Property owners in the Cariboo Regional District (CRD) are likely to see a change in the taxes this year, depending on where your property is.
That was the message from the CRD, which provided more information surrounding the 2022 property assessments in a news release Friday (Jan. 14).
Property assessments are up across the province, with increases as high as 40 per cent being seen in communities such as Wells, with 100 Mile, Williams Lake and Quesnel all seeing increases around 30 per cent. Assessment increases can impact each property owner’s tax rate differently, but some trends are emerging in the Cariboo region.
The CRD noted electoral areas in the South Cariboo are “likely to see a shift upwards in their tax bill for region wide services.” Those areas include (Area E) Dog Creek, South Lakeside Drive, (Area G) 108 Mile Lac la Hache, (Area H) Canim Lake Forest Grove, and (Area L) Interlakes, Lone Butte.
Areas in the North Cariboo that did not see as large of increase to their assessments, such as (Area A) Red Bluff Quesnel South, (Area B) Bouchie Lake Quesnel West, (Area C) Barlow Barkerville and (Area D) McLeese Lake Williams Lake North. Electoral Areas A, B, C, and D, are likely to see a decrease in their tax bill due to the change in their assessments.
“A key driver of the increased assessments is the current real estate market in our region. Interest in Cariboo properties is very high, with some buyers paying over asking price for desirable properties. This activity is resulting in higher assessments across the region,” noted the CRD.
“Cariboo Regional District residents and property owners should note an important difference in the way they are taxed compared to their neighbours in the Cariboo municipalities of 100 Mile House, Quesnel, Wells and Williams Lake. In municipalities, property owners are billed using a variable ‘mill rate’ formula (dollars per $1000 of assessed property value). The local government also determines how to split the overall tax burden between private, industrial, and commercial taxpayers.”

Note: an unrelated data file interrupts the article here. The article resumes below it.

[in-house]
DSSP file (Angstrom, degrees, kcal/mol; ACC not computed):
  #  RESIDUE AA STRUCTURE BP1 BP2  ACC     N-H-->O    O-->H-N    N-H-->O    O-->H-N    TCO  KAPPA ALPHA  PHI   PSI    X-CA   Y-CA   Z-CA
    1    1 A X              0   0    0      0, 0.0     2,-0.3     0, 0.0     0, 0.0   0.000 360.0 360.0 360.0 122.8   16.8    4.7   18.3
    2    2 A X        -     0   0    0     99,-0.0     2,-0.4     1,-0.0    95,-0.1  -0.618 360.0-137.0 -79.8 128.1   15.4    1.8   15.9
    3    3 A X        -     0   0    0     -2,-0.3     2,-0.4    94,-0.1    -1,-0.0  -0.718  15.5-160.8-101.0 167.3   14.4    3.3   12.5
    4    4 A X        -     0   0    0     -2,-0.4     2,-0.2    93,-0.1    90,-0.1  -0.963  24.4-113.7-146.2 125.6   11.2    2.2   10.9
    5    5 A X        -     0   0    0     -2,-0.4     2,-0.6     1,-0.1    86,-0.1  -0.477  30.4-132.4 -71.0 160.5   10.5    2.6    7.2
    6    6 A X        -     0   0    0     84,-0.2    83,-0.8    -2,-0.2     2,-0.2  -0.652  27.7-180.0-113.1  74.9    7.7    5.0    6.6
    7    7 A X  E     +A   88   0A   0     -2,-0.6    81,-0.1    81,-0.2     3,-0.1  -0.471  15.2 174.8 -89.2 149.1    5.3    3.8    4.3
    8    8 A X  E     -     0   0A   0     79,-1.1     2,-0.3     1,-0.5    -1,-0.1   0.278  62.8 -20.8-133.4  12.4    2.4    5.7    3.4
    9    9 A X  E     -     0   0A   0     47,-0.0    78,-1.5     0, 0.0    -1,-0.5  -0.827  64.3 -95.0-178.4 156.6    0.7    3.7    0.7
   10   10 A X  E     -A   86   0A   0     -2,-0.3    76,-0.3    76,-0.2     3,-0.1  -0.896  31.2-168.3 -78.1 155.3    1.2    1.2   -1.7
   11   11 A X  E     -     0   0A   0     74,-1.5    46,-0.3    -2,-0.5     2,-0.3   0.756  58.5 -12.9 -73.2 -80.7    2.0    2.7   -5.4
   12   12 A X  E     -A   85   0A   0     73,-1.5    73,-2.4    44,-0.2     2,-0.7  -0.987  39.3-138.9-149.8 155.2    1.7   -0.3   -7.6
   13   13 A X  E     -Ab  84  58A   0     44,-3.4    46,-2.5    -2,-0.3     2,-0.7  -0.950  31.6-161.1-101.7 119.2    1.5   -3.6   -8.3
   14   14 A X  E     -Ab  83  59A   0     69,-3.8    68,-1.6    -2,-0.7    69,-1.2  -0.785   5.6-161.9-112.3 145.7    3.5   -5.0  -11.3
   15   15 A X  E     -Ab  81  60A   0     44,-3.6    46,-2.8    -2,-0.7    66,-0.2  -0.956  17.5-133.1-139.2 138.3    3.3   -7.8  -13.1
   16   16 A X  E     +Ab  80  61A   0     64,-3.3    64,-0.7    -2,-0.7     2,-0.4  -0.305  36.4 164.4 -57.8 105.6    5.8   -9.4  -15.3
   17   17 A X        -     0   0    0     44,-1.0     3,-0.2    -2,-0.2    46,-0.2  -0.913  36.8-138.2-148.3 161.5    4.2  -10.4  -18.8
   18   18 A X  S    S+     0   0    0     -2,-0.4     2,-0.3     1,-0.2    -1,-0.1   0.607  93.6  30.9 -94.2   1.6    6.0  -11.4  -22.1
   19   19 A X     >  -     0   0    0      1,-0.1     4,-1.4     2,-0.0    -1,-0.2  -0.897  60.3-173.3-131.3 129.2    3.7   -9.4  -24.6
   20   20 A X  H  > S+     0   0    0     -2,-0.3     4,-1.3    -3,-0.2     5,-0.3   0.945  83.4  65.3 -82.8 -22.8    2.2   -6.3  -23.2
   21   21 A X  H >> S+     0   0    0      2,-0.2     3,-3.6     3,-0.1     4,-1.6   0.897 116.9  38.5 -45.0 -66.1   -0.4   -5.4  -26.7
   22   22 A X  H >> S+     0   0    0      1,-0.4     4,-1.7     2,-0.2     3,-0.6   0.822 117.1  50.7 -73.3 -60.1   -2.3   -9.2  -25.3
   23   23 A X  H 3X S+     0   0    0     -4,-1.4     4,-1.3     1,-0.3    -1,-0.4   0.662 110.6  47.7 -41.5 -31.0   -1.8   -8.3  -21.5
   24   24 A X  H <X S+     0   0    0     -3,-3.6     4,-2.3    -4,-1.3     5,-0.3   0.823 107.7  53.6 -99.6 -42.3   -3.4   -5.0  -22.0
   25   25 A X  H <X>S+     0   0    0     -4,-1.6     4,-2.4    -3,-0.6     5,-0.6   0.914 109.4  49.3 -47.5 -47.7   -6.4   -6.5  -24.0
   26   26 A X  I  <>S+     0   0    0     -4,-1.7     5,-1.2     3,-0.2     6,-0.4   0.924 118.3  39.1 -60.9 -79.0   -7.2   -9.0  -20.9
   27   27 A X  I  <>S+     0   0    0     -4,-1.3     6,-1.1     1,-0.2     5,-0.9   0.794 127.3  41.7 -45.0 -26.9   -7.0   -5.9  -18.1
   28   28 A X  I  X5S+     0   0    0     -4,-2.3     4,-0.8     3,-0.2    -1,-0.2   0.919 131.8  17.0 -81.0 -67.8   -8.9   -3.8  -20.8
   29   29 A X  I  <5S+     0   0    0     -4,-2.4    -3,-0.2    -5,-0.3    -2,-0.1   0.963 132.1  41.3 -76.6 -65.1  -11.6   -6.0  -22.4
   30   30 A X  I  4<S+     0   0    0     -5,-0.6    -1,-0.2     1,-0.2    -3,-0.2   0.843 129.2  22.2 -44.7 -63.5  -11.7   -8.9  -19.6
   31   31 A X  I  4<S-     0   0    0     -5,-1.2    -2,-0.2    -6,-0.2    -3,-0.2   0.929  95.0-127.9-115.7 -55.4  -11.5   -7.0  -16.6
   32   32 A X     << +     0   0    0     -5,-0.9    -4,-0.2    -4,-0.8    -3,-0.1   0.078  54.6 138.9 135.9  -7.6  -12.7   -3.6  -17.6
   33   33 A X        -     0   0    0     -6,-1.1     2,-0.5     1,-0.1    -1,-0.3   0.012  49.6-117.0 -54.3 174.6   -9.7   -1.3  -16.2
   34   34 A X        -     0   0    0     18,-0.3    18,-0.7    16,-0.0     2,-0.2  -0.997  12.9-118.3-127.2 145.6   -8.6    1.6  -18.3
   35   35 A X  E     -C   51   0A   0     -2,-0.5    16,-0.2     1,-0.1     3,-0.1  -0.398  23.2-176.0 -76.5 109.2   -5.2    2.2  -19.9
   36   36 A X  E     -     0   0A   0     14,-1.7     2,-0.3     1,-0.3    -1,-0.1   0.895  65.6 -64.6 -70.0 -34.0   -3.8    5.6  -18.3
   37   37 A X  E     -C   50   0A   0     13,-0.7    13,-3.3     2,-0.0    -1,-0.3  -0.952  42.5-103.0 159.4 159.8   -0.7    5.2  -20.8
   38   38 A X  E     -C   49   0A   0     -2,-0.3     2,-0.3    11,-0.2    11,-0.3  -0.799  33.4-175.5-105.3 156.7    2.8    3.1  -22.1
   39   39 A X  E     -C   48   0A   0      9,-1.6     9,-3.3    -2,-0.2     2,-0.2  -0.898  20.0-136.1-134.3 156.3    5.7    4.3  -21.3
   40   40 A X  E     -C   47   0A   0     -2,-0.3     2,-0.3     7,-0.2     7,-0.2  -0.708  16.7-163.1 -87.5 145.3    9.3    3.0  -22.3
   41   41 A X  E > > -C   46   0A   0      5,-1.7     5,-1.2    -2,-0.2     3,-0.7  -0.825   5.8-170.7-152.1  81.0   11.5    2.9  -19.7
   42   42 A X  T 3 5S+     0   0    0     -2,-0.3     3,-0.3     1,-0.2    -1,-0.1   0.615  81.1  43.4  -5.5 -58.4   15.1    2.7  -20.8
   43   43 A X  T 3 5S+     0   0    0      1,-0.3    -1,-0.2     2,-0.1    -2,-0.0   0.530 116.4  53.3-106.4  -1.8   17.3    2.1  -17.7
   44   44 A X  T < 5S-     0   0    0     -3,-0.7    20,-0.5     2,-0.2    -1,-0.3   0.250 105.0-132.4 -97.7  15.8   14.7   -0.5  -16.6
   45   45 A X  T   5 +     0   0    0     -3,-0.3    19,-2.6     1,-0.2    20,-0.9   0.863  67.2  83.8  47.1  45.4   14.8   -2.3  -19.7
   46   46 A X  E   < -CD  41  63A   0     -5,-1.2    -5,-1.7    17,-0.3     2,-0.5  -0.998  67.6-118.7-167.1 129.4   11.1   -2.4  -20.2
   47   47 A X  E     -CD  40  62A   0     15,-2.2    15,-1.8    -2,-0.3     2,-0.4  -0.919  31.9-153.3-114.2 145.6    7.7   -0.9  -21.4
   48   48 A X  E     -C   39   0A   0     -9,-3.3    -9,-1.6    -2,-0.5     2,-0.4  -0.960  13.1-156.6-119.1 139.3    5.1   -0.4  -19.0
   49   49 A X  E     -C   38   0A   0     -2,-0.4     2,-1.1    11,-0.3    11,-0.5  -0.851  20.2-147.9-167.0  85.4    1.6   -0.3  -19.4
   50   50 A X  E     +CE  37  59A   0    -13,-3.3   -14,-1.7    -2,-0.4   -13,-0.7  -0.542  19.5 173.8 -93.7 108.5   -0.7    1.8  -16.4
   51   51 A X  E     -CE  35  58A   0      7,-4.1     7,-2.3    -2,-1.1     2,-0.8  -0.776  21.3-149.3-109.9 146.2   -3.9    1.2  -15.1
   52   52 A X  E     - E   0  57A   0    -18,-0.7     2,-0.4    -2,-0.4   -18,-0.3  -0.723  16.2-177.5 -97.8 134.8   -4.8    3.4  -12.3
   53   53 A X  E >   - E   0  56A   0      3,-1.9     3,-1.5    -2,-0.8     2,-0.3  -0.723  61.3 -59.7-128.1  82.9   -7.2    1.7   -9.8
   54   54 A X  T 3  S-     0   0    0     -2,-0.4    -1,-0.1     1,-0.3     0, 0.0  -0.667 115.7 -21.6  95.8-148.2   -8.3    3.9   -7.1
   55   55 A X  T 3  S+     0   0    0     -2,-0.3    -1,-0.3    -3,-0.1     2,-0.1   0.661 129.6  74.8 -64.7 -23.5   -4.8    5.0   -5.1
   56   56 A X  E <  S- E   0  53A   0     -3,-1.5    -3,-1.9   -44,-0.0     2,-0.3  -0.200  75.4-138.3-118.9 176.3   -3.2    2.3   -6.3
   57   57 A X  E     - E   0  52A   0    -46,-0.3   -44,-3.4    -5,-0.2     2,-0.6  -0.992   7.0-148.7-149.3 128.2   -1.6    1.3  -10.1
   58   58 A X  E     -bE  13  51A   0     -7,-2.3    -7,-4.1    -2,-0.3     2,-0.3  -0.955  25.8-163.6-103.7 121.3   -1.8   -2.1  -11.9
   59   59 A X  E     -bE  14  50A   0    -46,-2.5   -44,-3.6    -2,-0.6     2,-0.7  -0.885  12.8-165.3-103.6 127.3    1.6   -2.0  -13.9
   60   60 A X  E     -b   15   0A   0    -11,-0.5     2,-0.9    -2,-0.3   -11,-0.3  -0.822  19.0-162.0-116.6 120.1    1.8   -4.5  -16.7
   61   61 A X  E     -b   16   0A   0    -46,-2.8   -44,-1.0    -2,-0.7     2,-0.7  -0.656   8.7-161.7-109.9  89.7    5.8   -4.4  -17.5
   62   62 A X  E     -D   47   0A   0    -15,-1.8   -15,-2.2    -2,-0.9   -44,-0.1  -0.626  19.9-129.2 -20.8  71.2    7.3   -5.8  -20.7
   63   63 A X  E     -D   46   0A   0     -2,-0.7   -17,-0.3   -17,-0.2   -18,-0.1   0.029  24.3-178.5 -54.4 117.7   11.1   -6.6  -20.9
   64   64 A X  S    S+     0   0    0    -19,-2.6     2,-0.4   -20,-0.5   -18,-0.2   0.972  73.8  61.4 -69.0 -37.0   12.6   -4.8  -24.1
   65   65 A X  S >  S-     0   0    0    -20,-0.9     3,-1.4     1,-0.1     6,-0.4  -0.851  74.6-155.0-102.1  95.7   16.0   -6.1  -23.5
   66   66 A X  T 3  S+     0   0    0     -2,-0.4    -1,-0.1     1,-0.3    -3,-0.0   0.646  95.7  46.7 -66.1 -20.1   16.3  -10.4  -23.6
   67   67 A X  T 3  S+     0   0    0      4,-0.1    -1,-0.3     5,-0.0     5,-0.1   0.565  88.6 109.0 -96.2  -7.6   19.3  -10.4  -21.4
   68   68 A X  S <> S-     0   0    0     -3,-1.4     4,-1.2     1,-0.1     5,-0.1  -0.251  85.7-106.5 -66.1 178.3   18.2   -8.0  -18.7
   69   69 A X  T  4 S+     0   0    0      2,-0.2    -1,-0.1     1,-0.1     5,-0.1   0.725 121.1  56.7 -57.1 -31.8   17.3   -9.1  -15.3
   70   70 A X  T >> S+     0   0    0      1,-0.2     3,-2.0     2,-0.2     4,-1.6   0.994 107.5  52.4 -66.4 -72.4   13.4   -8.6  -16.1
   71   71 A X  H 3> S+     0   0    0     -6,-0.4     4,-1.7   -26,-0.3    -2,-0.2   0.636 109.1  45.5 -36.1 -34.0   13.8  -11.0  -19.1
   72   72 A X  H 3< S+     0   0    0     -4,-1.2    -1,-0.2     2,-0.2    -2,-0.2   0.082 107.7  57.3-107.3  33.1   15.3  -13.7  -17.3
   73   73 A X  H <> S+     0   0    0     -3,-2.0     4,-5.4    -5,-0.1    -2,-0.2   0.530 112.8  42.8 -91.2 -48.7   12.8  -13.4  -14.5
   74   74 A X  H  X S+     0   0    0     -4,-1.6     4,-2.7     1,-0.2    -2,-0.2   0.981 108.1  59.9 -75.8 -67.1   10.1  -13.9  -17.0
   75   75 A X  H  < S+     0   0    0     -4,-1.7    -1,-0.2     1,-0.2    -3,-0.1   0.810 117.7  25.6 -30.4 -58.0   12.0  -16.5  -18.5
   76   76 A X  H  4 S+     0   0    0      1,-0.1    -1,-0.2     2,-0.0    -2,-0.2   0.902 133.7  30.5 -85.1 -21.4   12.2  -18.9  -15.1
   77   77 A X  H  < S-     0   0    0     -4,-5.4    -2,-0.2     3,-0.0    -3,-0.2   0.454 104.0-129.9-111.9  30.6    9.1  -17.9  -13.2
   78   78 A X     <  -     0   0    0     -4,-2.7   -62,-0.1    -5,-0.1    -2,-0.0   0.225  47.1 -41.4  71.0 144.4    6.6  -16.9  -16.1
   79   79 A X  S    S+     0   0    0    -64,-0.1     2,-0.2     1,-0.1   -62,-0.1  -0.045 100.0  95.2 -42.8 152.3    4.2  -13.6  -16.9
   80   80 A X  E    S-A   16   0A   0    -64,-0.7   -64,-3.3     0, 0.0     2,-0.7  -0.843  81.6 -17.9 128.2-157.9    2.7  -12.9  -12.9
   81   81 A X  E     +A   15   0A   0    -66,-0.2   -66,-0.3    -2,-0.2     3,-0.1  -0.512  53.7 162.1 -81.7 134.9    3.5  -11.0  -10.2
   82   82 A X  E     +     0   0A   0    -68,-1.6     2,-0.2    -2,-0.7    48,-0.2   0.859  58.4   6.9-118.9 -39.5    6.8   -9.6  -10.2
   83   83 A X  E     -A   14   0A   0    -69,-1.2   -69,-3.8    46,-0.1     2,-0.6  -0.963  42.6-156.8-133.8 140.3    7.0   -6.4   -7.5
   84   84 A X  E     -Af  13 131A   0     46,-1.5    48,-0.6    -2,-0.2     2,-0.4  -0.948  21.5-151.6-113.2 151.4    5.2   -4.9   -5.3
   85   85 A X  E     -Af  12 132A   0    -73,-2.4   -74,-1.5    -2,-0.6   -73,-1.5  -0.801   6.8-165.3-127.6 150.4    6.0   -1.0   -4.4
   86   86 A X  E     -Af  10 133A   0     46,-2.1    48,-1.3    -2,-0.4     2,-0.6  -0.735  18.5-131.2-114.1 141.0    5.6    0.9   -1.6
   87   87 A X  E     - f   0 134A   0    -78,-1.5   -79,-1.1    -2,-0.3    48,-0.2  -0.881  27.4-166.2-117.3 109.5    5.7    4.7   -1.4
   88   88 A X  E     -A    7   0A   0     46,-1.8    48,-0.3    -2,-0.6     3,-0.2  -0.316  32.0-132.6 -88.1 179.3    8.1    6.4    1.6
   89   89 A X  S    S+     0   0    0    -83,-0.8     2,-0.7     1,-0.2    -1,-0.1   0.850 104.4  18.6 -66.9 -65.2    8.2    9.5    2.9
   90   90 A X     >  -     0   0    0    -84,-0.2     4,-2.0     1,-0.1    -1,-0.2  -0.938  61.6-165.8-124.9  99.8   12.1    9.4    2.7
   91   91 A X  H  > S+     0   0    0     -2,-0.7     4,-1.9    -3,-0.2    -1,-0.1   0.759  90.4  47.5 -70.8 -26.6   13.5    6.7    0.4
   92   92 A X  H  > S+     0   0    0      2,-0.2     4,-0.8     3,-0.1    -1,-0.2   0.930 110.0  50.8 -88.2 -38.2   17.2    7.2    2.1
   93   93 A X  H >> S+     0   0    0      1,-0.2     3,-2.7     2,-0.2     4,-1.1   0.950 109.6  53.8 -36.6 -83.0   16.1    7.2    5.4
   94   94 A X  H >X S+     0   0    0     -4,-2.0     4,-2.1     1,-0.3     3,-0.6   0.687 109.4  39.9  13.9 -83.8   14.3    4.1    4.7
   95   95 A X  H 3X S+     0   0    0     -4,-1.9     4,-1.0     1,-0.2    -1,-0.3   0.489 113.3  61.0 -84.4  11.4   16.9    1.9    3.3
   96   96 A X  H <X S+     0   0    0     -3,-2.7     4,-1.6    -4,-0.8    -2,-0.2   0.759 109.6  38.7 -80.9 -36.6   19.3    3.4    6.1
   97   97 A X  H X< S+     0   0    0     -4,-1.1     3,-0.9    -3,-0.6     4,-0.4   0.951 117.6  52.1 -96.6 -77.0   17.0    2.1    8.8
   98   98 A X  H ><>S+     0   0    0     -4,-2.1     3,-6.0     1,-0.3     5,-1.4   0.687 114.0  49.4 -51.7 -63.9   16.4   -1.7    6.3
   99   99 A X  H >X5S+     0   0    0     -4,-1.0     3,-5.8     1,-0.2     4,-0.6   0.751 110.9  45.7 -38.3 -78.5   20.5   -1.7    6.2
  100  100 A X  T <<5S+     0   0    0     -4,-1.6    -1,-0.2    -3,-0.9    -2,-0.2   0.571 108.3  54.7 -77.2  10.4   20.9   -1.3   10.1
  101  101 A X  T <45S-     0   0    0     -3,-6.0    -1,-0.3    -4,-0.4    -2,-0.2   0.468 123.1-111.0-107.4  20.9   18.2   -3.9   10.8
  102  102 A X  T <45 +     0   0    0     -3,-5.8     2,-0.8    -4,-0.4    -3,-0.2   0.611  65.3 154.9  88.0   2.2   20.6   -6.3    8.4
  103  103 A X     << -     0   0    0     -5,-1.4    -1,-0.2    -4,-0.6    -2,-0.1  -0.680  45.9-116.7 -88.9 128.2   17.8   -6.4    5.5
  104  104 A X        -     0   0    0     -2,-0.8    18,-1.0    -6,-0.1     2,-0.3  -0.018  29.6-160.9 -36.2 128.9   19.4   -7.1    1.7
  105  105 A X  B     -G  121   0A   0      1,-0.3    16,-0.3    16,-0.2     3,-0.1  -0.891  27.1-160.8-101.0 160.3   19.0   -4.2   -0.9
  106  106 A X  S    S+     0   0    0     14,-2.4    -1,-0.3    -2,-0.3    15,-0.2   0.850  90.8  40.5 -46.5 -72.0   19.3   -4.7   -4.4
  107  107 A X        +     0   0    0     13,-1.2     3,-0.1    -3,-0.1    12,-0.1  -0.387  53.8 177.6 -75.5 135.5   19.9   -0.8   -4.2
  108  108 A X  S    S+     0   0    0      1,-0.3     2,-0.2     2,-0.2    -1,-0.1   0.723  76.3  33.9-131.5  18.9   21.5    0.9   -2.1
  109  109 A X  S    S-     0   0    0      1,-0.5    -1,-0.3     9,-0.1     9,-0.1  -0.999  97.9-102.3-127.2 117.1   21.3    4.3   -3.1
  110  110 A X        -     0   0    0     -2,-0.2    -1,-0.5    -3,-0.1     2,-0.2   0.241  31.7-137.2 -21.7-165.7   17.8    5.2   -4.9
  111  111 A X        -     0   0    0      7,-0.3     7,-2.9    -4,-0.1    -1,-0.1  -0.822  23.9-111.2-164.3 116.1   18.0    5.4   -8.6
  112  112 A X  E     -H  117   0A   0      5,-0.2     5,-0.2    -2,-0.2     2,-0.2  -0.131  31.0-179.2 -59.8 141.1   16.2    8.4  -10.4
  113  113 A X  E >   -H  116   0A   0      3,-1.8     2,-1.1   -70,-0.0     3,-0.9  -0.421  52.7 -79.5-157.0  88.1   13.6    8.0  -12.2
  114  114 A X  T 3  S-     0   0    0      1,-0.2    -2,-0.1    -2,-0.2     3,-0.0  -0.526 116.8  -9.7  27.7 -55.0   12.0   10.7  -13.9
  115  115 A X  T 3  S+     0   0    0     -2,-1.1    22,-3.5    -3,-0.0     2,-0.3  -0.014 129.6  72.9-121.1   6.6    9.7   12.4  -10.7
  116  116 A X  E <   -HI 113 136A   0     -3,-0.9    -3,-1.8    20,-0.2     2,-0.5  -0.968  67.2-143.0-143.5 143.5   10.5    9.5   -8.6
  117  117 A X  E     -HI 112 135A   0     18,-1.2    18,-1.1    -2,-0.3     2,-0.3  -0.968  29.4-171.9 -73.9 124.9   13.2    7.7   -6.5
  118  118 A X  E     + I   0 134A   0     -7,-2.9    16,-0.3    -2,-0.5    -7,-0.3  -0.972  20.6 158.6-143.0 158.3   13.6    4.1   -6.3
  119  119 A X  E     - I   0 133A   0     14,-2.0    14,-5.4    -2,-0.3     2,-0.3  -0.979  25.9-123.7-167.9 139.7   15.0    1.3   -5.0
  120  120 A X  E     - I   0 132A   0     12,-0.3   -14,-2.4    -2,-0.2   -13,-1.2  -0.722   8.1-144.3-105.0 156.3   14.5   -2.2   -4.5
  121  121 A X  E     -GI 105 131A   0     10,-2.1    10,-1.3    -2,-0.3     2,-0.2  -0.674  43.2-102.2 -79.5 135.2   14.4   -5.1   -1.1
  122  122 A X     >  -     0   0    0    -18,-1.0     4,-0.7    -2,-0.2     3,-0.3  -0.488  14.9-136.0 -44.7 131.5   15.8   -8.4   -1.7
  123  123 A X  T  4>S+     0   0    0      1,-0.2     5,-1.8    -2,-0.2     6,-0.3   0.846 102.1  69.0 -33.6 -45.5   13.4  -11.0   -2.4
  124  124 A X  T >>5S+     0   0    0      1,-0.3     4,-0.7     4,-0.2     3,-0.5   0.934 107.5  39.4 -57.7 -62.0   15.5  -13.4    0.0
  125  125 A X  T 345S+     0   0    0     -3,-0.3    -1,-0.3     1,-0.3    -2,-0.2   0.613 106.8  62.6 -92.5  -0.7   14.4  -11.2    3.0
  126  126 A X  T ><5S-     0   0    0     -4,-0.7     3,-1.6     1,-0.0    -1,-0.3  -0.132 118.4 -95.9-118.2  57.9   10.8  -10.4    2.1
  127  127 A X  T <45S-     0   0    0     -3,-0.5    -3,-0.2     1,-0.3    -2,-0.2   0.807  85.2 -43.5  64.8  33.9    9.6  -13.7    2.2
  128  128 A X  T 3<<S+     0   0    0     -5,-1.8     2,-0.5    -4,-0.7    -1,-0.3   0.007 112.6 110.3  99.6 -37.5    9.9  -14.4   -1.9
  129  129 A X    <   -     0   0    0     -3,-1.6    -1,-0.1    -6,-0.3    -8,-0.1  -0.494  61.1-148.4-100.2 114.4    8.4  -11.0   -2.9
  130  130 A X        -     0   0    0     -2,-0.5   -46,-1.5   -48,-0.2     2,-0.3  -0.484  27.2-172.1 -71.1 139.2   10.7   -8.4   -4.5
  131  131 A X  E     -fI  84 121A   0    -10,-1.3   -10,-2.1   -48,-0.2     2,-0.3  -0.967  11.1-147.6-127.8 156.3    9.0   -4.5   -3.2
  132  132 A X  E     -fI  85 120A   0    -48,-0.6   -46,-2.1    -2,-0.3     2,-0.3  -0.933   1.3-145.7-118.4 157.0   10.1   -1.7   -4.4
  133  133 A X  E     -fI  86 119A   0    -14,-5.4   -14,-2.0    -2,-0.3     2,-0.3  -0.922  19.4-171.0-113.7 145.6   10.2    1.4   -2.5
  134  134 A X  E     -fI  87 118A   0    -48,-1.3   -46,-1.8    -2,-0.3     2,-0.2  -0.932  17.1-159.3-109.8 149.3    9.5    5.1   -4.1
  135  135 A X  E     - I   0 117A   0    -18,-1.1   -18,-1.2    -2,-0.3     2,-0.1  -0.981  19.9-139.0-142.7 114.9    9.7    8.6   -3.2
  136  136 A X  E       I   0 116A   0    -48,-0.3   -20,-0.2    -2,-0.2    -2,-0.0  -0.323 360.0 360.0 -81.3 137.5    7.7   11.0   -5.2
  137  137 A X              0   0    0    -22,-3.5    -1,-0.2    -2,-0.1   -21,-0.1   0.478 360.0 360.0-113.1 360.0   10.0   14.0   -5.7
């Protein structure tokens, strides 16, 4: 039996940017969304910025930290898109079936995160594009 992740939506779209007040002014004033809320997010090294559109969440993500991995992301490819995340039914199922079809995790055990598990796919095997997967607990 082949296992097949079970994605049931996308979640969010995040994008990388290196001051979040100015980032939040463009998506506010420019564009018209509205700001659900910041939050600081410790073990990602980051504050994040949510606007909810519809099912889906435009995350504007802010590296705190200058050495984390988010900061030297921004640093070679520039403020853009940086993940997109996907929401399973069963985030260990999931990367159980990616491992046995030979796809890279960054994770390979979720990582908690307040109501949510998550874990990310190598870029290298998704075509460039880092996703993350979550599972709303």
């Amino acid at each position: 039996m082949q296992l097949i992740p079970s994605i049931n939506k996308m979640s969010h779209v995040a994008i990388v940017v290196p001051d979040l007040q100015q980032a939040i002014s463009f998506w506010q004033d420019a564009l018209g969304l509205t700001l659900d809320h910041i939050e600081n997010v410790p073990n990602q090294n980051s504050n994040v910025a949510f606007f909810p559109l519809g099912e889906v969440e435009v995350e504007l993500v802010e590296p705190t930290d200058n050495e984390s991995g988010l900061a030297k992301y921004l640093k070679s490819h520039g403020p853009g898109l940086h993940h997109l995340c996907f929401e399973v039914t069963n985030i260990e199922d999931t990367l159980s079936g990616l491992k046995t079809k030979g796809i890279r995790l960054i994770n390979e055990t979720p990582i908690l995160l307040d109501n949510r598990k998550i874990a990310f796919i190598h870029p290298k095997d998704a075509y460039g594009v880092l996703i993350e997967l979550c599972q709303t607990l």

By comparison, the CRD’s tax bill is separated by each service area and calculated according to ratios set by the province. The taxes collected can only be used for the specific services in the specific areas where they were collected. In addition, regional districts cannot directly tax properties and must requisition their member municipalities and the Provincial Surveyor of Taxes (for rural electoral areas) to tax on their behalf in order to meet annual revenue needs.
“The important thing to remember is that taxes are calculated in relation to other homes in your area. Unless your property is assessed significantly higher than your neighbours, you are unlikely to see much change in your annual bill due to the increased value,” noted CRD chief financial officer Kevin Erickson.
BC Assessment advises property owners who see incorrect information on their notice or feel their assessment does not reflect market value as of July 1, 2021 to contact them as soon as possible in January. The deadline to file an appeal of an assessment is January 31, 2022. Property tax bills are issued in June.
In addition, anyone whose home or property was impacted by 2021 flooding, wildfires or mudslides is advised to call the BC Assessment toll-free line (1-866-825-8322) as soon as they receive their assessment notice to ensure their property is valued correctly.
Property owners can contact BC Assessment toll-free at 1-866-valueBC (1-866-825-8322) or online at bcassessment.ca. During the month of January, hours of operation are 8:30 a.m. to 5:00 p.m., Monday to Friday.
To learn more about assessments and paying your property taxes in the CRD please visit the taxes page of our website at: https://www.cariboord.ca/en/home-and-property/taxes.aspx.